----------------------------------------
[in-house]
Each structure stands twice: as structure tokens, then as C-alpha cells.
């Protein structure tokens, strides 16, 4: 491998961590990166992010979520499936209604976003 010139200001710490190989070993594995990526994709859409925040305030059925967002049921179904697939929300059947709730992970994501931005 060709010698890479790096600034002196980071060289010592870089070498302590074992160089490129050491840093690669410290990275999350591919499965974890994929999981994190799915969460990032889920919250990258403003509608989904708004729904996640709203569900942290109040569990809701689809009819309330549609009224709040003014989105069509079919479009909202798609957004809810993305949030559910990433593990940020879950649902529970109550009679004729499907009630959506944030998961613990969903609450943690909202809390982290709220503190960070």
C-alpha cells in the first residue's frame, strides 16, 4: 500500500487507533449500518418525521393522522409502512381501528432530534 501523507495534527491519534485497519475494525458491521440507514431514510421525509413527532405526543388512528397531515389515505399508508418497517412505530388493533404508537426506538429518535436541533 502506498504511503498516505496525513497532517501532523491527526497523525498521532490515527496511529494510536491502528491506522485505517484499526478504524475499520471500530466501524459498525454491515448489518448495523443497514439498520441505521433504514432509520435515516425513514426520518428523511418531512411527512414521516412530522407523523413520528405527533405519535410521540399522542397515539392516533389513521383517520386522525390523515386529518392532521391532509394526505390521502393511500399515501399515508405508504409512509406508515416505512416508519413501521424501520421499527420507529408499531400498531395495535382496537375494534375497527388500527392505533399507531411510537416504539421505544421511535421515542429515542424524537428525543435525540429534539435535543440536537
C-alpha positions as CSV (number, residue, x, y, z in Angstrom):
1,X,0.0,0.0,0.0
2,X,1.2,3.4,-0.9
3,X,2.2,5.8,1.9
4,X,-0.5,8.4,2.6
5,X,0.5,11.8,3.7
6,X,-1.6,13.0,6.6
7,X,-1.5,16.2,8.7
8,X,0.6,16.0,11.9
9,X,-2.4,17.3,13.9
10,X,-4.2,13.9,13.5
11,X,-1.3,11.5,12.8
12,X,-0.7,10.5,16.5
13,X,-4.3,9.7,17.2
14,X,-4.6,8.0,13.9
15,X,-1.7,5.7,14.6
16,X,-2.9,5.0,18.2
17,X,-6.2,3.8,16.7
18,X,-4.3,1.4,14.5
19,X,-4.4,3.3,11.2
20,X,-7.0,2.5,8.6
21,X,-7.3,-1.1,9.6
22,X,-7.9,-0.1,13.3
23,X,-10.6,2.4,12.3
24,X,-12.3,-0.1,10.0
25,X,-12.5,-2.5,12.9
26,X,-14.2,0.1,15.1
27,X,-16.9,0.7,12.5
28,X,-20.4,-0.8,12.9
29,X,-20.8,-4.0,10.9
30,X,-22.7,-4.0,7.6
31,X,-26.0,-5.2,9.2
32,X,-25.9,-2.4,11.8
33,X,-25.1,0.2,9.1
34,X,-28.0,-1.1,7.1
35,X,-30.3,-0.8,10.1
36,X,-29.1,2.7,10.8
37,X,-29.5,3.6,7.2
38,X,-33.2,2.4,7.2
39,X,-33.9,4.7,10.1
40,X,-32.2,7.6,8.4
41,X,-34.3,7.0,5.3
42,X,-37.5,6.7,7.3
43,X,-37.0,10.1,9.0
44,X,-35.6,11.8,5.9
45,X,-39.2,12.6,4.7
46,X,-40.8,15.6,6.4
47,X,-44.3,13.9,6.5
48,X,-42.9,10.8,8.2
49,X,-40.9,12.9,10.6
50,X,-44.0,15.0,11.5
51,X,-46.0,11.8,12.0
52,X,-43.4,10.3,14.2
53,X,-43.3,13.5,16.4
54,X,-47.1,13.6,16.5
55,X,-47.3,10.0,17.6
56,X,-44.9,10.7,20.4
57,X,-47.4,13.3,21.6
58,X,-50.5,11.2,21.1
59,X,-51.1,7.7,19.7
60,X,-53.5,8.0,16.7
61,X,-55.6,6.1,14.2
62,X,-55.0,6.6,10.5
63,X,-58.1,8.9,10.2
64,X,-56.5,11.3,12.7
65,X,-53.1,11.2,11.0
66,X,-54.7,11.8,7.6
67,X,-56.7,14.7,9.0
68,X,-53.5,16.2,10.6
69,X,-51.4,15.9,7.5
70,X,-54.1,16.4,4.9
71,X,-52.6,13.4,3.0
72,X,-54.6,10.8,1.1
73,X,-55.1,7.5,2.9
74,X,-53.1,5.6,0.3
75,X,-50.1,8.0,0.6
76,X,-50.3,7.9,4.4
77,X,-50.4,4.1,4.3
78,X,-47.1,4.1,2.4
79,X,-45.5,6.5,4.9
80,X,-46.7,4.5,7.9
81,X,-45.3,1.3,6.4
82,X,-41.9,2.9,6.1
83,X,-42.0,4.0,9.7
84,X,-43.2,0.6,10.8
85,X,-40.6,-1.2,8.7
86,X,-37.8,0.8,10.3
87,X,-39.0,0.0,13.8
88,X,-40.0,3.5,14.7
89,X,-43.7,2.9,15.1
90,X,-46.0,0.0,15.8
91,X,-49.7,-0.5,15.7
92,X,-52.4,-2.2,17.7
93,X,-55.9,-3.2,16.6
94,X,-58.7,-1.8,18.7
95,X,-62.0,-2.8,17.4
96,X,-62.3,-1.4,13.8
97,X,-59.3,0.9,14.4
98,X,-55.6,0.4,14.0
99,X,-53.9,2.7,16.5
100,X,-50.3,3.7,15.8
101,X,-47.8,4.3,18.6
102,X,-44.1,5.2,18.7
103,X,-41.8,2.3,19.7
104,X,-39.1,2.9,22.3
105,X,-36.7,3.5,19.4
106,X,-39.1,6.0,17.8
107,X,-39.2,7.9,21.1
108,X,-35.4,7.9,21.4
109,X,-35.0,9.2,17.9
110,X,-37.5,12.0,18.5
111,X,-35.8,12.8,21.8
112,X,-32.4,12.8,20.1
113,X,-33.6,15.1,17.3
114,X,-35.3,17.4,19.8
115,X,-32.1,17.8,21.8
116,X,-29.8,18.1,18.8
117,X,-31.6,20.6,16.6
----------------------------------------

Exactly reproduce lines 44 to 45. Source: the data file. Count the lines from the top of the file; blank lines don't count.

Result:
39,X,-33.9,4.7,10.1
40,X,-32.2,7.6,8.4